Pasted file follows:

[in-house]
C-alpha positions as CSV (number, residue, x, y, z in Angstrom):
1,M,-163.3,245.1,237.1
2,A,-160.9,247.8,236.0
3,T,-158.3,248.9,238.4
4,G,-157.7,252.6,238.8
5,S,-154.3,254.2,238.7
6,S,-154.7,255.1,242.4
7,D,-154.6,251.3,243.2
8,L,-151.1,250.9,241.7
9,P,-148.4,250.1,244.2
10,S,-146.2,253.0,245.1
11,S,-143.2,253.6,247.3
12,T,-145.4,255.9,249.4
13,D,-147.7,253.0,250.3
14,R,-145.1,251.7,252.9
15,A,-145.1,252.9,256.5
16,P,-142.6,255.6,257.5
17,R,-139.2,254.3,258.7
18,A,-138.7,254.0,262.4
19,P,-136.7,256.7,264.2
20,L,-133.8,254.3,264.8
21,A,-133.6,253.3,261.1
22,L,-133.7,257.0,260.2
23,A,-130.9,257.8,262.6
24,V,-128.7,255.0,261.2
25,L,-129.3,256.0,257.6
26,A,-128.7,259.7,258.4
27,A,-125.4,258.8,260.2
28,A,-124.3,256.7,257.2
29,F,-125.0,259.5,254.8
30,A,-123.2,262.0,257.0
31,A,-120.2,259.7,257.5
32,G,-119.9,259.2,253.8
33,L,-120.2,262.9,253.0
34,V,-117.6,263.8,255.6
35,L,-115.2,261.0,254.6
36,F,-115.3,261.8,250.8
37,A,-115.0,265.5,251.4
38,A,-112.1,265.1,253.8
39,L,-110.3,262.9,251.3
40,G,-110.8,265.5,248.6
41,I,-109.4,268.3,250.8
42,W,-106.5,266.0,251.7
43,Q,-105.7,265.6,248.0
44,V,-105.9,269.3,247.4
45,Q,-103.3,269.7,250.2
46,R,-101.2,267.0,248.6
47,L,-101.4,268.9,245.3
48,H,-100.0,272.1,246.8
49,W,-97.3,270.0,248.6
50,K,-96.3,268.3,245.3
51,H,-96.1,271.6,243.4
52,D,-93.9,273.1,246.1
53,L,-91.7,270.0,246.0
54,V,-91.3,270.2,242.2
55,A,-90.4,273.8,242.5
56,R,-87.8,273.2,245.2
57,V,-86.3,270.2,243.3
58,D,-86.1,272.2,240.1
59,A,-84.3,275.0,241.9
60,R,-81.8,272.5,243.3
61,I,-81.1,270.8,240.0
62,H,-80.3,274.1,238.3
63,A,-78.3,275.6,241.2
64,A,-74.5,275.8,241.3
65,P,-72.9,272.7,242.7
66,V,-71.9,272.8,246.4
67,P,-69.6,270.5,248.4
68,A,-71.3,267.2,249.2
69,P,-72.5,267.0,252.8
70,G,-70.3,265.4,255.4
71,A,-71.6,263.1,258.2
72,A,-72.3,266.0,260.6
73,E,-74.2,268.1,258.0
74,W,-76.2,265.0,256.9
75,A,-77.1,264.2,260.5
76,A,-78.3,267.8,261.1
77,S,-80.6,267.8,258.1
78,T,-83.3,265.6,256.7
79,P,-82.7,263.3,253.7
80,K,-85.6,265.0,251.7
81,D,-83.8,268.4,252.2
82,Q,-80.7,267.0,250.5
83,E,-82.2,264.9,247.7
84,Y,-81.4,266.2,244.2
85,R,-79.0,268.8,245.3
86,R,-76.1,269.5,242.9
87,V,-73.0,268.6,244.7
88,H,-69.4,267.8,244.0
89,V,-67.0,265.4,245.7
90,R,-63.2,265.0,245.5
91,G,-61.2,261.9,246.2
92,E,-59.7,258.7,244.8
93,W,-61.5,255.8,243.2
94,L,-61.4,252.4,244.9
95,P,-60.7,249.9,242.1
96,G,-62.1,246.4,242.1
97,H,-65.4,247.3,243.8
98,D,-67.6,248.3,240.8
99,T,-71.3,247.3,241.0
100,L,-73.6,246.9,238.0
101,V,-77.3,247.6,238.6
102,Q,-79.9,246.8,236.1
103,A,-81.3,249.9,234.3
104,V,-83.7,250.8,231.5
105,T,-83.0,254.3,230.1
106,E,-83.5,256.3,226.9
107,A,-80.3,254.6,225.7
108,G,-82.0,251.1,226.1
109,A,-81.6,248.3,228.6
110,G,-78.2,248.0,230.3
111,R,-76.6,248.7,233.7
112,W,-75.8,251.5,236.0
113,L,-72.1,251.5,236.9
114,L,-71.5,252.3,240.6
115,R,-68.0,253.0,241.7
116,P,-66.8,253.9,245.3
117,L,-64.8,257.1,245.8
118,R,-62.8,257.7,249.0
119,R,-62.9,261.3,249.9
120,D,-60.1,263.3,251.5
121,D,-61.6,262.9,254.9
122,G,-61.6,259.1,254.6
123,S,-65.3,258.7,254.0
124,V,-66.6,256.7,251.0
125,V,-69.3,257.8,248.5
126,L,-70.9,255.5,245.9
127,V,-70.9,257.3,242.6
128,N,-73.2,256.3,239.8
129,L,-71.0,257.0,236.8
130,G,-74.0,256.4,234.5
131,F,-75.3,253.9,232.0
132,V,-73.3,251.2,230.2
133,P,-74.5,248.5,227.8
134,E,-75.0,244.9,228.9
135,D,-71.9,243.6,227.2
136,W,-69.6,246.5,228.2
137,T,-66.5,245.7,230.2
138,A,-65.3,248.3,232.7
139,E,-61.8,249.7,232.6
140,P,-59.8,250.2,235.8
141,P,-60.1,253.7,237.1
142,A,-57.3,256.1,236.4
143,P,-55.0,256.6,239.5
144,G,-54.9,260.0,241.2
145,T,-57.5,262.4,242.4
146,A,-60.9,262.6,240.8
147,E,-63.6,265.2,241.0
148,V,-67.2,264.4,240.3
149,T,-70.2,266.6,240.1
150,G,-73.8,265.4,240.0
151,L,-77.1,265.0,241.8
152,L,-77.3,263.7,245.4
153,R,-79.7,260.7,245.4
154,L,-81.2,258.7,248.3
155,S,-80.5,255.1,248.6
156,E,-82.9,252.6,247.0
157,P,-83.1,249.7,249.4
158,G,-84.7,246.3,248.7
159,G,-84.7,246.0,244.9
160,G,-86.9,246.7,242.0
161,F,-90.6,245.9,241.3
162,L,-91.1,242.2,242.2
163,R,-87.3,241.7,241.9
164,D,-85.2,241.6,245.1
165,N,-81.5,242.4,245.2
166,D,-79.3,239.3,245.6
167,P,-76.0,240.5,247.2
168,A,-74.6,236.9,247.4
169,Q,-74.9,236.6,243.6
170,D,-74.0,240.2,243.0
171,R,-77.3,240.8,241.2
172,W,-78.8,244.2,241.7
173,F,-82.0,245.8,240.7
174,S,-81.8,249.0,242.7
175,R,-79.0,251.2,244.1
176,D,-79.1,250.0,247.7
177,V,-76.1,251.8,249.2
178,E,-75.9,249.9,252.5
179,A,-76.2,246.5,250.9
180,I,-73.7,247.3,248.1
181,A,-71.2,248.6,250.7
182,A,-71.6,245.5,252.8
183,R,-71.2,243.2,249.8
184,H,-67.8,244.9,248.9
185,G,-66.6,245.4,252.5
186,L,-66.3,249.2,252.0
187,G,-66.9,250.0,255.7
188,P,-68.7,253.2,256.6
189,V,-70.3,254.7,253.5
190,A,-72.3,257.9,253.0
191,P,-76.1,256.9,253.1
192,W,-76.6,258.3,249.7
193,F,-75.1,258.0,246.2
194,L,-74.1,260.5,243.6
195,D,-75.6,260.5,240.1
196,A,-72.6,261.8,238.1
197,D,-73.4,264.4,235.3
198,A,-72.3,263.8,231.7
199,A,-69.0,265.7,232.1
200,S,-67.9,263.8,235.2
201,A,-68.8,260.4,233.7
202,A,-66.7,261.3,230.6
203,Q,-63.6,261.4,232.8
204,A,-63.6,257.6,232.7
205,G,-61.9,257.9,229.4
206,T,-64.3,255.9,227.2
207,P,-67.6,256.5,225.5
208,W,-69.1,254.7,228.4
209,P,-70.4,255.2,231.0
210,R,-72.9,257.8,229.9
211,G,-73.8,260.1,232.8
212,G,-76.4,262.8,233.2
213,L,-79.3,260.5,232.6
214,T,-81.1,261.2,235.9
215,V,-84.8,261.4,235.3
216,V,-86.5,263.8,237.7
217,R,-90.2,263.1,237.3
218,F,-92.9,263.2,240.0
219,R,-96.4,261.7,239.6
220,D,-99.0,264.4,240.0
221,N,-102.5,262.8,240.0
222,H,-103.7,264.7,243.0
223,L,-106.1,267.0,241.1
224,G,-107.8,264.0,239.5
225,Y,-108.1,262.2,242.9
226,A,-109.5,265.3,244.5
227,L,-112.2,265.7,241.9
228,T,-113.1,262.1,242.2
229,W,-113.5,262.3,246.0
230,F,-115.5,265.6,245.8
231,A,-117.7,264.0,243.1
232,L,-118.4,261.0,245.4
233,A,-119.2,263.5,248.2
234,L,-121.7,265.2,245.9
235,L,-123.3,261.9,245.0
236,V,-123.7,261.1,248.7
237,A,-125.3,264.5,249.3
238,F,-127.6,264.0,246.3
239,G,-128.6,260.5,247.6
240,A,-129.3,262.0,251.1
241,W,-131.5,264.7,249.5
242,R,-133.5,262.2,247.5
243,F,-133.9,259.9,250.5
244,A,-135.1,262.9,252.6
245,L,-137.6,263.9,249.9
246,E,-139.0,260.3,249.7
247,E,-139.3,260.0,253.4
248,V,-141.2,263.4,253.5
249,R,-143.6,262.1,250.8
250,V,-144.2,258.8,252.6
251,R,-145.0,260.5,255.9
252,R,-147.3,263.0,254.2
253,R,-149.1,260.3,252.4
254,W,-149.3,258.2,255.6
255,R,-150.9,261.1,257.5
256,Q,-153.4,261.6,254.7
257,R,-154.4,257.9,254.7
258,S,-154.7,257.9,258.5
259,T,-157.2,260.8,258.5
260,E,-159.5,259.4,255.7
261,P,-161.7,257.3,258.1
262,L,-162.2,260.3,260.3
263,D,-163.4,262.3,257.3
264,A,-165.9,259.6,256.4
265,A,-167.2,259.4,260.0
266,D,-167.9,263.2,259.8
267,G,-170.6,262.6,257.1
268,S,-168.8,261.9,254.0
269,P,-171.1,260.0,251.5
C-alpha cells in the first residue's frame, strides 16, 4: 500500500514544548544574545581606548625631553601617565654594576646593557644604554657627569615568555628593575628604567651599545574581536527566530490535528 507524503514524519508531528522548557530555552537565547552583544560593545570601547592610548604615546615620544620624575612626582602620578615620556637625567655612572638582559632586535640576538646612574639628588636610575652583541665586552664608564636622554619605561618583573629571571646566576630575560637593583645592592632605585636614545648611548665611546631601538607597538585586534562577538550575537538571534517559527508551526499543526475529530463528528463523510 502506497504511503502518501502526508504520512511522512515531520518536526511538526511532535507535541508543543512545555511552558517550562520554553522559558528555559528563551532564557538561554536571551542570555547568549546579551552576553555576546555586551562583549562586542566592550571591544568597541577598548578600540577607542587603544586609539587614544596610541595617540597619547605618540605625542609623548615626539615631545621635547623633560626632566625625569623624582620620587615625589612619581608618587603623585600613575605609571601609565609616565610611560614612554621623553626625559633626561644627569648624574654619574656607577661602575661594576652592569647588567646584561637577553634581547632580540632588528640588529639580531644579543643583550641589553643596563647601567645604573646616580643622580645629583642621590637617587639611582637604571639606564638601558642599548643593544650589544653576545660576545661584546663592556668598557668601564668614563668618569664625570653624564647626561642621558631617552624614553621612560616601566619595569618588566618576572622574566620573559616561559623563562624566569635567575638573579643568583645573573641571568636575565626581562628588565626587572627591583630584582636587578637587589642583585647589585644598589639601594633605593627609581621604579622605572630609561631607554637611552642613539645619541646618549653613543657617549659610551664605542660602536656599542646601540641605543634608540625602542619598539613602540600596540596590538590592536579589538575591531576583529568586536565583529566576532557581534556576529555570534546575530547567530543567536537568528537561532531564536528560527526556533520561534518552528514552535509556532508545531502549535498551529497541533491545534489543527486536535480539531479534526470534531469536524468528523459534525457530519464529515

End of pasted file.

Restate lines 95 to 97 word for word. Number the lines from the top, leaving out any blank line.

93,W,-61.5,255.8,243.2
94,L,-61.4,252.4,244.9
95,P,-60.7,249.9,242.1